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Ashpole Research Lab
University of Mississippi

Why do we forget in old age?

Neuron photo


One of the most debilitating aspects of advanced age is the accompanying cognitive decline. Patients that experience cognitive deficits are faced with the loss of independence, decreased healthspan, and increased financial burden. Studies suggest that age-related cognitive decline is potentially reversible, but the underlying mechanistic changes have yet to be fully elucidated. Our research program focuses on identifying how reduced neuroendocrine and endocannabinoid signaling impacts the function of neurons, astrocytes, and the supporting vasculature in the aging brain. Using genetic and pharmacological tools, we are able to manipulate these signals and examine how learning and memory is affected, along with a variety of other behavioral responses. We then examine the ensuing structural, biochemical, and genetic changes within the brain to understand which signaling cascades are contributing to the observed alterations in behavior. We also explore the neuroprotective potential of exogenous endocrine and cannabinoid signals in vitro and in vivo. Together, we hope to uncover pharmacological targets that may delay or avert the onset of age-related cognitive decline.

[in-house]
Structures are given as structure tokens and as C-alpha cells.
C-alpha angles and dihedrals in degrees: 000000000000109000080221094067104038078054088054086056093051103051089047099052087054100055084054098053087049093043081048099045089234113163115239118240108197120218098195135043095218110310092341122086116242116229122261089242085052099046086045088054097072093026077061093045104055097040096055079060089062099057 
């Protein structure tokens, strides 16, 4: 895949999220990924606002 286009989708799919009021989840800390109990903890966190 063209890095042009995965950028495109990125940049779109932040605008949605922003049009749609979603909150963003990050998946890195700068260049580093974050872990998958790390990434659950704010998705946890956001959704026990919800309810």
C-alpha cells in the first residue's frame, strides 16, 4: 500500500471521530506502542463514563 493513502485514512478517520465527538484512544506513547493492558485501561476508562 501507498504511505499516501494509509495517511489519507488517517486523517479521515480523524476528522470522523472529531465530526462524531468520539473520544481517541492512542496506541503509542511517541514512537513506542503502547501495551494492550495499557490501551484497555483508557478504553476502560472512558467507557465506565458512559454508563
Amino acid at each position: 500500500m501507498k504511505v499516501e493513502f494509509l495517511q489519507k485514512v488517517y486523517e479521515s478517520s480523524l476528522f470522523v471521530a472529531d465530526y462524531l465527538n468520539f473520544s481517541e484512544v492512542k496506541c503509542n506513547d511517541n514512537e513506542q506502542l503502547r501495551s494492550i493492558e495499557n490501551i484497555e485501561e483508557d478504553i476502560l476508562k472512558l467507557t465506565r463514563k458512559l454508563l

NIH: P20GM103476      Flynt (PI)     06/2021-06/2022

The goal of this subaward from the Mississippi INBRE program is to procure shared-use equipment to assess gait of rodents at University of Mississippi.

NIH: R01 DA052851     Ashpole and Paris (PI)  09/2020-09/2024

The goal of this study is to examine the effects of minor cannabinoids and terpenes in murine models of HIV-induced inflammation, with a focus on pain response, microglial activation, and viremia production.

NIH: R03 NS110996   Pomin (PI)     04/2020-04/2022

The goal of this study is to identify novel glycosaminoglycans isolated from marine organism that are capable of regulating neurite outgrowth.

NIH: R15 AG059142    Ashpole (PI) 09/2018 – 08/2022

The goal of this study is to explore the effects of IGF-1 signaling in astrocytes after development and into advanced age. Currently in NCE until 08/2022.

Previous Research Funding

NIH: P30GM122733-01 “COBRE Phase III Transitional Center”